Few published researches have surveyed the prevalence of vitamin D deficiency in Saudi patients with T2DM and the correlation between Vitamin D status and glycaemic control . Hence the present study was conducted to investigate the status of vitamin D and its correlation with glycated haemoglobin in type 2 diabetes mellitus.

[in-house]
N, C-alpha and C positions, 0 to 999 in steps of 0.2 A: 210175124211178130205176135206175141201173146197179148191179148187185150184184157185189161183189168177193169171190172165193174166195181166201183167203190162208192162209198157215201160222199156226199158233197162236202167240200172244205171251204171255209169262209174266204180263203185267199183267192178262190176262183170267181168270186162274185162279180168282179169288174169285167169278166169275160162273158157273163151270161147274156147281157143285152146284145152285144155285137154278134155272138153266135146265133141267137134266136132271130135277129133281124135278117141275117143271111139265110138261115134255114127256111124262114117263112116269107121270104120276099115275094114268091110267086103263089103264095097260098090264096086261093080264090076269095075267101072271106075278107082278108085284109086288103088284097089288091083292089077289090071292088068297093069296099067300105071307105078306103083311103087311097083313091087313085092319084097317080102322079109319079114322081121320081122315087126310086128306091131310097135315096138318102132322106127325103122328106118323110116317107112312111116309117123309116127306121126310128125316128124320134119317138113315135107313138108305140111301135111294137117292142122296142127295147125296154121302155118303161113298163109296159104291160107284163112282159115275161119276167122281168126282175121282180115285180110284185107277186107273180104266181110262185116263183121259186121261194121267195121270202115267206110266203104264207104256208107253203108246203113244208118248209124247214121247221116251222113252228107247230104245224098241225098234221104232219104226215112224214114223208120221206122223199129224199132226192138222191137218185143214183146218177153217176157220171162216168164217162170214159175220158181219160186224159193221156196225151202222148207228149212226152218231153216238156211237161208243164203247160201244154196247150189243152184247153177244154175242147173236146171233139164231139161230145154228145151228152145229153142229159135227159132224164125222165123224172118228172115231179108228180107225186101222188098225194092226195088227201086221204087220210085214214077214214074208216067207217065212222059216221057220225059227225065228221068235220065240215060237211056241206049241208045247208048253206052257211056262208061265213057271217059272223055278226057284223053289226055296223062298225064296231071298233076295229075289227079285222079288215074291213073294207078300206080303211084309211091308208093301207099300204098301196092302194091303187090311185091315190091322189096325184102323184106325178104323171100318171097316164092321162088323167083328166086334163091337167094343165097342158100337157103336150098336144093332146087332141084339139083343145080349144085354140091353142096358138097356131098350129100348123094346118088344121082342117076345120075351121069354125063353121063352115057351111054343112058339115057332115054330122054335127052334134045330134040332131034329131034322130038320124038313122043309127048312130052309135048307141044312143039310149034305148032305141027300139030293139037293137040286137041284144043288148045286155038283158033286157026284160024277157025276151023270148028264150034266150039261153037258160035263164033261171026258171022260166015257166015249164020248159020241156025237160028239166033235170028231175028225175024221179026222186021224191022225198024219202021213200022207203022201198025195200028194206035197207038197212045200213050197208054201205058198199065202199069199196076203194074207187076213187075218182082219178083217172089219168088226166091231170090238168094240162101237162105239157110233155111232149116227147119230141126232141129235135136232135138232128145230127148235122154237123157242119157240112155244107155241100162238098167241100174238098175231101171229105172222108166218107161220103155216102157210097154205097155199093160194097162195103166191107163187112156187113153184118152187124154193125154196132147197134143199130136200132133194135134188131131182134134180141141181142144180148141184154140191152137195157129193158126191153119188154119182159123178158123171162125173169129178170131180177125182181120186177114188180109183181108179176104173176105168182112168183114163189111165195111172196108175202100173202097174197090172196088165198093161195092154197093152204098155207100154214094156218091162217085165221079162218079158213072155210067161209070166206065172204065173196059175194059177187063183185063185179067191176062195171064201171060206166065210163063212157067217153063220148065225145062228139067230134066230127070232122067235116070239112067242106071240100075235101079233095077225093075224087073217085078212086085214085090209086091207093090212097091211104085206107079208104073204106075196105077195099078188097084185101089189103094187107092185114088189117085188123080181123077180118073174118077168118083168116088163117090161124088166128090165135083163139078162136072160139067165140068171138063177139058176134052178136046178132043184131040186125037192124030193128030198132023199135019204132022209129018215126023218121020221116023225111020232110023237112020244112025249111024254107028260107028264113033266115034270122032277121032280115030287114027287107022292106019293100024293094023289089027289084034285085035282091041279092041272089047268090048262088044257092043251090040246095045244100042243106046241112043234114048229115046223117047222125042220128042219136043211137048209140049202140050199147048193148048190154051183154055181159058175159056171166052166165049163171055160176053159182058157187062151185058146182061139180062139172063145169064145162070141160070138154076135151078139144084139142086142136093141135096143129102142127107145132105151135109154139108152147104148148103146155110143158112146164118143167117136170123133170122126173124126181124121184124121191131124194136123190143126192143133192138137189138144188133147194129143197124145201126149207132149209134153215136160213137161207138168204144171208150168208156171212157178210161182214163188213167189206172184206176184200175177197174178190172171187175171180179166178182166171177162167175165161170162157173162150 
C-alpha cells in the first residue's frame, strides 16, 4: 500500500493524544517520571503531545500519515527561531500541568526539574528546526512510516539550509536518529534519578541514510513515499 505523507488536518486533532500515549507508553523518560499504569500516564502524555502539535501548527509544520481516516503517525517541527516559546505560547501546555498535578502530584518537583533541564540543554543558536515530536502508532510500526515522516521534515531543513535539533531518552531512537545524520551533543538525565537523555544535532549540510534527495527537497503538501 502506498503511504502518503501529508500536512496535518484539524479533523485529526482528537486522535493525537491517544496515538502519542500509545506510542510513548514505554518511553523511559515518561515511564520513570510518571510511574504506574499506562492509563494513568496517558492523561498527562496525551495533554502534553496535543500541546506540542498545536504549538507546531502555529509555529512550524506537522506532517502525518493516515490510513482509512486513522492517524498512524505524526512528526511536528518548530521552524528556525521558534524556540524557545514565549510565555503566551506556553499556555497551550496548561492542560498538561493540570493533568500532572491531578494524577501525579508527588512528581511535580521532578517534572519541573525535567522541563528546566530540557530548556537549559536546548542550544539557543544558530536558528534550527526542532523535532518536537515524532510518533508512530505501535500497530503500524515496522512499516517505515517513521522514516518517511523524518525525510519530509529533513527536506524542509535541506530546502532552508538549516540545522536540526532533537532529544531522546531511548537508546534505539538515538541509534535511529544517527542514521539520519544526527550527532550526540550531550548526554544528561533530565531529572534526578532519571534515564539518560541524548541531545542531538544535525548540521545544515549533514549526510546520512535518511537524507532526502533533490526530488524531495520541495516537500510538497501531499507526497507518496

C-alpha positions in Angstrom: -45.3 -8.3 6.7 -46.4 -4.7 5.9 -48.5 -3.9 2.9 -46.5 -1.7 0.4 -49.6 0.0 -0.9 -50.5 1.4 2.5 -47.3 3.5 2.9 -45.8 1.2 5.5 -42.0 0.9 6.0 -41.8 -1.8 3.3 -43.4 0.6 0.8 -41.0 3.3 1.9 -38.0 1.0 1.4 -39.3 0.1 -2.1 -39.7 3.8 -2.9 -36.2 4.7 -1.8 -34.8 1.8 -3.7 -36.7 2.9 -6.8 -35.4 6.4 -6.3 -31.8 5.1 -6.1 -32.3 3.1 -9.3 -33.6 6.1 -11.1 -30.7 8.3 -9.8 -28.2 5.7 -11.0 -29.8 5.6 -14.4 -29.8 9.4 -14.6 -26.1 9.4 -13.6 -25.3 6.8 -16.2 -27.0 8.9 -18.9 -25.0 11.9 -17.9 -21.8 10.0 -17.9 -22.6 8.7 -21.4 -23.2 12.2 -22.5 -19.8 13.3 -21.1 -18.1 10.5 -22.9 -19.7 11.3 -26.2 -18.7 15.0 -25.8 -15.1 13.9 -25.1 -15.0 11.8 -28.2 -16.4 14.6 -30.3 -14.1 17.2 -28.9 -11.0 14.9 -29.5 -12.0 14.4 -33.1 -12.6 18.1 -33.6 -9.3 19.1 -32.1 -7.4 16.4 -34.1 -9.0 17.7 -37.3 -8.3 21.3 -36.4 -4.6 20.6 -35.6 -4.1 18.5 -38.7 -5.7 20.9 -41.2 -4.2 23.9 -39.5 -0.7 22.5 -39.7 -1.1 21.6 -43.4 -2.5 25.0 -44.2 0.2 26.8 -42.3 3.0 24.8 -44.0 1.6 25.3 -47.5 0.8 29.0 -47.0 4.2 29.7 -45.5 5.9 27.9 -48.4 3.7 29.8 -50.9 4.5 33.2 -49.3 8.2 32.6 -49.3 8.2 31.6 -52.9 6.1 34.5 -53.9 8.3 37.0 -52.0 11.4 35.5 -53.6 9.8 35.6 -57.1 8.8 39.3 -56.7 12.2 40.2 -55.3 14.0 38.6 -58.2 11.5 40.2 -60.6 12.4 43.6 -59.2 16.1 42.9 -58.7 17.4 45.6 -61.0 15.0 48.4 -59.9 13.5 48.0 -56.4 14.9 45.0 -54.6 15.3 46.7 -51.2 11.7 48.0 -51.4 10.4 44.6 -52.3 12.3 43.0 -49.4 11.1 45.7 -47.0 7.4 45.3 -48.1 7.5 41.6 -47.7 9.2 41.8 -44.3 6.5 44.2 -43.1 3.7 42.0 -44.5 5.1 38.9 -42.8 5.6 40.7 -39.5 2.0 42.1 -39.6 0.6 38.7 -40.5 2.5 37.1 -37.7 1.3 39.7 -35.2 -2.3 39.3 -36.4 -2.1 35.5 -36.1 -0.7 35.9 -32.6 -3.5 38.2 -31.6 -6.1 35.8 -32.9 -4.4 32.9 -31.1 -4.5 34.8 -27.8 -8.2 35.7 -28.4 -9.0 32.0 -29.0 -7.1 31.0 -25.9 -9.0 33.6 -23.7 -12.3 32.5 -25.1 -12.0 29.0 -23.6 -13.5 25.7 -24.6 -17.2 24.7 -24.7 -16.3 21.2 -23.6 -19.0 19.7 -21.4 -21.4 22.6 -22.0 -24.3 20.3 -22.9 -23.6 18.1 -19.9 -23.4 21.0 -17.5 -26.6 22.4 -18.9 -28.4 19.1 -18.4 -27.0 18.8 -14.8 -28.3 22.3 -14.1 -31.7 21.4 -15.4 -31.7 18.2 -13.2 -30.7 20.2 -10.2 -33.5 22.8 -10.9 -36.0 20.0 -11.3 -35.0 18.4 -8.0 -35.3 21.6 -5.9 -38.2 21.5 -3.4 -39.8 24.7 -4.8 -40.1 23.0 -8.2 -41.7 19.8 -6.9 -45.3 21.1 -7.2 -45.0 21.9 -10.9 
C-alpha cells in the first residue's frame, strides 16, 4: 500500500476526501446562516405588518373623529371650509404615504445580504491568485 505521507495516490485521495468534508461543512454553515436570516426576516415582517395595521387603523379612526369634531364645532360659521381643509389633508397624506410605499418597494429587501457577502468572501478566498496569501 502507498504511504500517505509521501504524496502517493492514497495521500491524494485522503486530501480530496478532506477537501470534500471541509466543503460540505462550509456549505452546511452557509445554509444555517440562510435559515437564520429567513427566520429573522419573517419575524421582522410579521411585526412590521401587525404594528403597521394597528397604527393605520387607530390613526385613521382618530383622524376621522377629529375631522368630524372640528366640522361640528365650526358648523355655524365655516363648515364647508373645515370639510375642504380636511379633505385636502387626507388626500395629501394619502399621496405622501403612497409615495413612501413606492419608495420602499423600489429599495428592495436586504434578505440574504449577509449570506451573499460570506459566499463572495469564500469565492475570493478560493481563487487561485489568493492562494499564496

A cross-sectional single centre study was conducted in 2440 patients with T2DM attending the Diabetes Centre at King Fahad Armed Forces Hospital, Jeddah, Saudi Arabia between January 2018 and December 2018. Eligible patients were 20 years or older. Exclusion criteria were known hepatic or renal disease, metabolic bone disease, malabsorption, hypercortisolism, malignancy, immobility for more than one-week, pregnancy, lactation, and medications influencing bone metabolism. The serum concentration of 25(OH)D was measured by competitive protein binding assay using kits (Immunodiagnostic, Bensheim, Germany). Vitamin D deficiency was defined as serum 25-OHD concentration <50 nmol/L.3 Glycosylated hemoglobin (HbA1c) was measured by the high performance liquid chromatography method (Bio-Rad Laboratories, Waters, MA, USA). The total numbers of cohort were separated on basis of age values into five groups: 20-29 years, 30-40 years, 40-49 years, 50-59 years and ≥60 years. The study was approved by the ethical committee board of King Fahad Armed Forces Hospital.